Some other museums, including the African American Museum of Iowa in Cedar Rapids, will continue to monitor the reopening process across the state before setting a reopening date, said Executive Director LaNisha Cassell.
The museum is “prioritizing the safety and well-being of our staff, volunteers and patrons by establishing clear reopening strategies in a phased process after clear communications have been provided to all concerned parties,” she said.
Reynolds’ proclamation does not reopen casinos or amusement parks in Iowa, but she noted discussions are underway to decide when and how those can resume.
State officials also announced that state parks around Iowa will open modern restrooms, shower buildings and cabins starting Friday for Memorial Day weekend. Campgrounds will be open for all campers, including RVs, pop-ups and tent camping.
The governor said bars and other establishments that have been limited to carryout and delivery of alcoholic beverages will be permitted to reopen May 28 for indoor or outdoor seating at half capacity. They also must follow the same public health measures and business guidance that restaurants have implemented.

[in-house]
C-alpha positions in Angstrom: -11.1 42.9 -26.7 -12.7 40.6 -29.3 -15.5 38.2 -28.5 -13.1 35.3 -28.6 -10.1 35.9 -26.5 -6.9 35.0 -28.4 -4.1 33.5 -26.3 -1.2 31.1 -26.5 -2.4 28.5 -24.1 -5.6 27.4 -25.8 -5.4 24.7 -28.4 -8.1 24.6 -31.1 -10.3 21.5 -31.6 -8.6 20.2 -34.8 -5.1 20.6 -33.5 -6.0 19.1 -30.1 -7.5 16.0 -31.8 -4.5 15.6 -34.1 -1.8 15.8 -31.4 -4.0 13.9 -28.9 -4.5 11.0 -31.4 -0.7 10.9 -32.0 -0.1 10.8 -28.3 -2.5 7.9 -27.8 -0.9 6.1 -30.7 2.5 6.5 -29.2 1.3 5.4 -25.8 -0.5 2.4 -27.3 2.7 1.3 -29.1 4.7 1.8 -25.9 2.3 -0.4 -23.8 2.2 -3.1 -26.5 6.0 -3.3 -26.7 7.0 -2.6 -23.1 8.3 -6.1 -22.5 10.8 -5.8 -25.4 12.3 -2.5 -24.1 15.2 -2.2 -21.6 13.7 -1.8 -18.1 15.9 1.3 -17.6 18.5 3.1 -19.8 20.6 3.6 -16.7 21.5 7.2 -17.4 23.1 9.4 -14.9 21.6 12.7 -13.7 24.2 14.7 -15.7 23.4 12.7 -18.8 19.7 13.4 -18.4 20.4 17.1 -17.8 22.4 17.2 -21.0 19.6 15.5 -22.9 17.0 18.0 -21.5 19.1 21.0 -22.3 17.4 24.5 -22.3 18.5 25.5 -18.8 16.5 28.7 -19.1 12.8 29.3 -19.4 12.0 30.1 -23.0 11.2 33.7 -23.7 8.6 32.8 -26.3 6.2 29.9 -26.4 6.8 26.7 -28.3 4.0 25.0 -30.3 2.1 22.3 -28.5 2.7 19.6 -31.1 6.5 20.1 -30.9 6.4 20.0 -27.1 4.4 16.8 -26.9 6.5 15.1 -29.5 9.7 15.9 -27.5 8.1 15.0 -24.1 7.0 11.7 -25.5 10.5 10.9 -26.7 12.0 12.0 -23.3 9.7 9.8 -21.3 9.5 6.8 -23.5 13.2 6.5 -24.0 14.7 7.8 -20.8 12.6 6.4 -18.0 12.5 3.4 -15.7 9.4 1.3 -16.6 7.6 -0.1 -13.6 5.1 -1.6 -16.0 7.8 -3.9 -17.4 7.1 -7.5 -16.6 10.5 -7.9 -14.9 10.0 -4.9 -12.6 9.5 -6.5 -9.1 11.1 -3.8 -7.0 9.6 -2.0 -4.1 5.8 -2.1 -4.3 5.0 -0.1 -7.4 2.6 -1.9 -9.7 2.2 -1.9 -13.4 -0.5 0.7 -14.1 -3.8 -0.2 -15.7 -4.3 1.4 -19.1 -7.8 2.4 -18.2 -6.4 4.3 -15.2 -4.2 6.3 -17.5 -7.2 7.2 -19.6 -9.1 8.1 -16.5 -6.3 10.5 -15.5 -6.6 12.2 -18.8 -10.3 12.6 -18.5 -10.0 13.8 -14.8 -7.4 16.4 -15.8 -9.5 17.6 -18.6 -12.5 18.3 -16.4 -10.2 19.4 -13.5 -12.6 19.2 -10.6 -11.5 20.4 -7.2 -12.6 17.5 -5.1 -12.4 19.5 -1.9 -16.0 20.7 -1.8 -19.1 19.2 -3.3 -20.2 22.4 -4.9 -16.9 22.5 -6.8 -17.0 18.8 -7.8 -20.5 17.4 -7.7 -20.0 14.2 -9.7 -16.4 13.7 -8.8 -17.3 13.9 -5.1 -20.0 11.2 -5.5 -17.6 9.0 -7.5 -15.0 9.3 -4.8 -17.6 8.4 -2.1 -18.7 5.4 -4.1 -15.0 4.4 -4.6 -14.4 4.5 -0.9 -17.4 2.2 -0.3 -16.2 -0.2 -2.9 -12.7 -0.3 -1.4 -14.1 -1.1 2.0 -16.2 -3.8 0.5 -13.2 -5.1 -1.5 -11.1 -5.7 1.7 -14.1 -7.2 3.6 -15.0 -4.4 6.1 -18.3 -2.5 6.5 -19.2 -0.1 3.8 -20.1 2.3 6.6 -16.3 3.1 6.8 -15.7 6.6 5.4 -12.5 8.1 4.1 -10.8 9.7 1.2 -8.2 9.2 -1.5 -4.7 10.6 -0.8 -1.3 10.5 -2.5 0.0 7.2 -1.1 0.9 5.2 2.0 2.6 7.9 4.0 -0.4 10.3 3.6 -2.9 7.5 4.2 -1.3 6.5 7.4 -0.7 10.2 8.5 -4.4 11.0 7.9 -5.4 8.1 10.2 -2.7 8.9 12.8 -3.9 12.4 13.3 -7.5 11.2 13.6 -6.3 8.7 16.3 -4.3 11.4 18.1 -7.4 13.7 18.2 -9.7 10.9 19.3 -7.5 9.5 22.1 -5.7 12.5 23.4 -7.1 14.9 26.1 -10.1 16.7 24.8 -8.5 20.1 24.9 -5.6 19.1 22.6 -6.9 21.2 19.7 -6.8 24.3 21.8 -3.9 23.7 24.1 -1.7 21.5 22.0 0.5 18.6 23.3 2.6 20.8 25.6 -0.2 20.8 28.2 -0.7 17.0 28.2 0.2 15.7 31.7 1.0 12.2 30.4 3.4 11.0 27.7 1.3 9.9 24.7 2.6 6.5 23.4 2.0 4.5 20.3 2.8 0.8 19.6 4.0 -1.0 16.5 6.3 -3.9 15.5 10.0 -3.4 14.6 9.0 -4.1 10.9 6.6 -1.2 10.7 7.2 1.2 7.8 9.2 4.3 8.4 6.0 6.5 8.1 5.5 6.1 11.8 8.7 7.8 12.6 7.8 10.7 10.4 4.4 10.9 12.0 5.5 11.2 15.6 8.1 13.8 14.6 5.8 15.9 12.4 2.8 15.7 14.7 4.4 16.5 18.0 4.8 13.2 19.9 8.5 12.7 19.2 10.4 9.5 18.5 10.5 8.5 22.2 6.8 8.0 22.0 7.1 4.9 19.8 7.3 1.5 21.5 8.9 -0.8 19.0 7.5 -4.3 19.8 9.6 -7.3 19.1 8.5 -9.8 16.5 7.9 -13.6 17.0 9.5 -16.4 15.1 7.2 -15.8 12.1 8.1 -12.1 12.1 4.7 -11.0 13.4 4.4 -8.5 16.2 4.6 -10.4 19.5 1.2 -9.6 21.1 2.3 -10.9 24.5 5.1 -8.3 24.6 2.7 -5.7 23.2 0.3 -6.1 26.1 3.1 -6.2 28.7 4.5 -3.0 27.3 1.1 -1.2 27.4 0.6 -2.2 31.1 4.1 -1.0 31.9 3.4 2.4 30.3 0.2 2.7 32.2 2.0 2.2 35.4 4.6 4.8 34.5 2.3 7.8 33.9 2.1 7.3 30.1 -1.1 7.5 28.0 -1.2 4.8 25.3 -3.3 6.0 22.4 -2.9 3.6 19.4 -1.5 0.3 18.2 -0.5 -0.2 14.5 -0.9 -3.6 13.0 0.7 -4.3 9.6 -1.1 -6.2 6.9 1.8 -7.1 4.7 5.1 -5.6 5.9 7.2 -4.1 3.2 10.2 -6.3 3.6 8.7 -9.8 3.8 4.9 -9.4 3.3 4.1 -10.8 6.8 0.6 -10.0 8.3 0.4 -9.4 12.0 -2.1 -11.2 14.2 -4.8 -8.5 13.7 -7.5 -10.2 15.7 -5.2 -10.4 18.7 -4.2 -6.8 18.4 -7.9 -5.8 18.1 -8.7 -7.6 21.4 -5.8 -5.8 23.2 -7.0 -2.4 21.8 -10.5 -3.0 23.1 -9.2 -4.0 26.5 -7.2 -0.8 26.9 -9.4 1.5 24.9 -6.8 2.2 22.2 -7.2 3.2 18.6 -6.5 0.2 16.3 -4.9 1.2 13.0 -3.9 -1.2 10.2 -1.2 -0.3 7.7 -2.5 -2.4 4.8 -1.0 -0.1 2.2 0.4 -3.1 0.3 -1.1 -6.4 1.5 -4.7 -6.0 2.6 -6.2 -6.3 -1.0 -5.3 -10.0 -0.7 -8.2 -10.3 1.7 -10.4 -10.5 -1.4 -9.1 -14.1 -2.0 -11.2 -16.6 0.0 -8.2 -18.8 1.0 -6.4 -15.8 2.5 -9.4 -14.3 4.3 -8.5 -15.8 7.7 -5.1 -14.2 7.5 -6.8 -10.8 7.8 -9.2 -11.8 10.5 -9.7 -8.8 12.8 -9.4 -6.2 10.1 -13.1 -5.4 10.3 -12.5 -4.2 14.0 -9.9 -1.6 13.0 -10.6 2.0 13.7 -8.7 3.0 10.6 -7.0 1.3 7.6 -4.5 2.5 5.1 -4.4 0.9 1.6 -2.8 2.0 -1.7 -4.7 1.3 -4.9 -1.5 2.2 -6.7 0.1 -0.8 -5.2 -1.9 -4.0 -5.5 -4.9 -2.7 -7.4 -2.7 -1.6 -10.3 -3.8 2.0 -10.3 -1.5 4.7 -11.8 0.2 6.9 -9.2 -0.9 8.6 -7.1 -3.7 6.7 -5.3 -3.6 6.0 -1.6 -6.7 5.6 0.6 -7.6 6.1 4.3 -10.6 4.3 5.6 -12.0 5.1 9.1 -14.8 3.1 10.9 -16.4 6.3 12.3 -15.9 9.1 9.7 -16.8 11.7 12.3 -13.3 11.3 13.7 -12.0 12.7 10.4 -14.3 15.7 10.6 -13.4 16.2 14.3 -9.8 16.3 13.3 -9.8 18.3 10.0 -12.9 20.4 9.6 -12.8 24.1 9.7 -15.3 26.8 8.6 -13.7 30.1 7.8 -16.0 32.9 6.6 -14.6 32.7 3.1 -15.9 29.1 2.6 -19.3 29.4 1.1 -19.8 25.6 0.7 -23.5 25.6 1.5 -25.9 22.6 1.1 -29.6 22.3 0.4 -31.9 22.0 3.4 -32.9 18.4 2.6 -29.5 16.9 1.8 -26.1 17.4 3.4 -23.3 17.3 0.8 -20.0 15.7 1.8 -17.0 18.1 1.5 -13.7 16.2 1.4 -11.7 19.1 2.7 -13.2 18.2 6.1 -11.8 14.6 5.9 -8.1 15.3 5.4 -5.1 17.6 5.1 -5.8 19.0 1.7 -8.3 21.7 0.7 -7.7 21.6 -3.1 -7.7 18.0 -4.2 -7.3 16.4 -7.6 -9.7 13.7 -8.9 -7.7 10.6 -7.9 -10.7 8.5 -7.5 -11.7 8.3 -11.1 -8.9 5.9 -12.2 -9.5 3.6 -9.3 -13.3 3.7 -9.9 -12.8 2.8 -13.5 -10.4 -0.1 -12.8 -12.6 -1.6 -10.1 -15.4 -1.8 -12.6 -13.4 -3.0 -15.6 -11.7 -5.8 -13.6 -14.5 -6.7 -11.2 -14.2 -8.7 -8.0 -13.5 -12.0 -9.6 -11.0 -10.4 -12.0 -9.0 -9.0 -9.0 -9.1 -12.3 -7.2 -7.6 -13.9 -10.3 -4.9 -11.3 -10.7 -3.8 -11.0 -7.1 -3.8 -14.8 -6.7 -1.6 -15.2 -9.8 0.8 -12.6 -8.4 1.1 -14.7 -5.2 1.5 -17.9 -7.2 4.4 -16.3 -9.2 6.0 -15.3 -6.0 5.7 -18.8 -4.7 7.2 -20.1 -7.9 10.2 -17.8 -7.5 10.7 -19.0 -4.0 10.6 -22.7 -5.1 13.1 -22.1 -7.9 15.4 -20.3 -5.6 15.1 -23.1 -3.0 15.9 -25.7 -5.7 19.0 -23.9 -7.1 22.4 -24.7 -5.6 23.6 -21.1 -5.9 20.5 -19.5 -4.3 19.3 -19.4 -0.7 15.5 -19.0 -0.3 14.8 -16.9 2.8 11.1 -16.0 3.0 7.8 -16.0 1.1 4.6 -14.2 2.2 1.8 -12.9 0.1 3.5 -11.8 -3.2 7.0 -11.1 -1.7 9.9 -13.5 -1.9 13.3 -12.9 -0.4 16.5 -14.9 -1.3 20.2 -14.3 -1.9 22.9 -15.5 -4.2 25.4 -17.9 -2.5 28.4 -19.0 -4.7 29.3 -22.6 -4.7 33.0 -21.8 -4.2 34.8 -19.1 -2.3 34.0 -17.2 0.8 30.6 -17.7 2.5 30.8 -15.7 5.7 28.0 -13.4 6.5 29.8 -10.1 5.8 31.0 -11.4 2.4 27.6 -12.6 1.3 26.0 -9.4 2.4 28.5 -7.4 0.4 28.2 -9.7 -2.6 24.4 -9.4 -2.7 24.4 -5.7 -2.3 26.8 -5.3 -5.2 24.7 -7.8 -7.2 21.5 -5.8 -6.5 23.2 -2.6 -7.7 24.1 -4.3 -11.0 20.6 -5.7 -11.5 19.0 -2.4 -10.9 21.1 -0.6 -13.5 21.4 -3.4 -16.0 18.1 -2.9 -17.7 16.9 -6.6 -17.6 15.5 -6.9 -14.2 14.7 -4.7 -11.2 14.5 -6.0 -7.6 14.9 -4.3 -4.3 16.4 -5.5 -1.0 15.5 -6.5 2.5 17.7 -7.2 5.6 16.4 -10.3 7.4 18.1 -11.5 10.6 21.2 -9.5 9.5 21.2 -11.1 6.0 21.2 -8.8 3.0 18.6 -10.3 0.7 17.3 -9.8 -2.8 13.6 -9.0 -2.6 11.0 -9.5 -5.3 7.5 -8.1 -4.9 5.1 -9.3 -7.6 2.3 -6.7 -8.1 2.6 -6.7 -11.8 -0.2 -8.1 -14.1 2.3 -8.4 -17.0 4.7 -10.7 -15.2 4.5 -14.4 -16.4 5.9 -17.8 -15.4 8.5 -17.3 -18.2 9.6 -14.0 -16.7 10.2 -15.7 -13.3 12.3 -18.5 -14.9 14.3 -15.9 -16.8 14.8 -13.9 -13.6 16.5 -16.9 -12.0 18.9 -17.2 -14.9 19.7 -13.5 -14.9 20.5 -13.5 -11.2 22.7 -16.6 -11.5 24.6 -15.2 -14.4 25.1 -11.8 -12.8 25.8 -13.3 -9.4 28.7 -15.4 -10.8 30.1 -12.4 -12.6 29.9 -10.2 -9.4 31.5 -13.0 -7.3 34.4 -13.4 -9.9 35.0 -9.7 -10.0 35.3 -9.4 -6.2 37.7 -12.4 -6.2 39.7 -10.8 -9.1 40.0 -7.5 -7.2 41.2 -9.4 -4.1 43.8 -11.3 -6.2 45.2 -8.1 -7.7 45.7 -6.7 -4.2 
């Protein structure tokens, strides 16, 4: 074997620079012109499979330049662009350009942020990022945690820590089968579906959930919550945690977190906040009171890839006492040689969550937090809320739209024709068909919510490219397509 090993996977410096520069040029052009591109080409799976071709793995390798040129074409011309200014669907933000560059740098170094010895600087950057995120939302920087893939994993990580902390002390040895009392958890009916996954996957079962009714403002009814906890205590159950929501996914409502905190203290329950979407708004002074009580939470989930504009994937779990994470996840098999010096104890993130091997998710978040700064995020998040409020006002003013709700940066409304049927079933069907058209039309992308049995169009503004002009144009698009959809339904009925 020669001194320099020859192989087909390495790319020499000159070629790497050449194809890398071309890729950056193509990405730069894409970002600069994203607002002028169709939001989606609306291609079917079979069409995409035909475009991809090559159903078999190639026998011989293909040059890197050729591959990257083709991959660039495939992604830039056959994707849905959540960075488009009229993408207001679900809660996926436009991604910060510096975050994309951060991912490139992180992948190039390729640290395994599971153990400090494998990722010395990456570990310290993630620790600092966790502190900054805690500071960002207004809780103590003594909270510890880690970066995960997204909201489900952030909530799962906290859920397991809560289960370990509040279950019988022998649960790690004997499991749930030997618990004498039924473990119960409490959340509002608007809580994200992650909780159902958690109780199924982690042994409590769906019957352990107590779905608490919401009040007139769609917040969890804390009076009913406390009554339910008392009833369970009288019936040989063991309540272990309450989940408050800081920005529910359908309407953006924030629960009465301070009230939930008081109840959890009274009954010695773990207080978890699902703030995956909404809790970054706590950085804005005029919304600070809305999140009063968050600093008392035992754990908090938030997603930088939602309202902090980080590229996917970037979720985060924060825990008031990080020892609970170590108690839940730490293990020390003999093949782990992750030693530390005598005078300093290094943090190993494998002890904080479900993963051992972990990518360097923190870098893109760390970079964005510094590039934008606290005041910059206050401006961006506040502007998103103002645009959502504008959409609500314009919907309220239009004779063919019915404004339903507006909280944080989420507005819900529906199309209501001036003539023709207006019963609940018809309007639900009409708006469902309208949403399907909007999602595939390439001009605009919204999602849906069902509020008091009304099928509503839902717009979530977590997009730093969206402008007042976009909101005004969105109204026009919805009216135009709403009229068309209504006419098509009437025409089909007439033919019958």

Matt Harding, marketing manager at Iowa Brewing Company in Cedar Rapids, said the business would wait until June 3 to reopen its taproom, allowing more time to get safety and training in place.
“We just didn’t feel the need to rush into it, since this is probably going to be the new normal for a while,” he said.
The brewery has been getting by on curbside beer pickup and delivery.
“We’ve seen some amazing support from the community, which has helped us keep the lights on and keep people on payroll,” he said. “But it’s just not the same as having tap rooms open, so we’re excited to welcome customers back.”
Since May 1, openings of businesses, cultural facilities and retail activities gradually have been phased in as the trend lines for positive COVID-19 cases have improved but not totally abated — leaving Iowans to proceed with a cautious uneasiness as restrictions begin to relax.
The governor began the process by allowing partial re-openings of restaurants, malls, fitness centers and other establishment in 77 of Iowa’s 99 counties where virus activity was slowing, minimal or not confirmed. She further lifted the restrictions statewide and added hair salons, tattoo parlors, massage therapists, barbershops and others to the list of closed businesses that were allowed to resume operations with caveats.
Reynolds’ latest reopening proclamation came on a day when the number of Iowans who have died due to the coronavirus outbreak was on the rise again.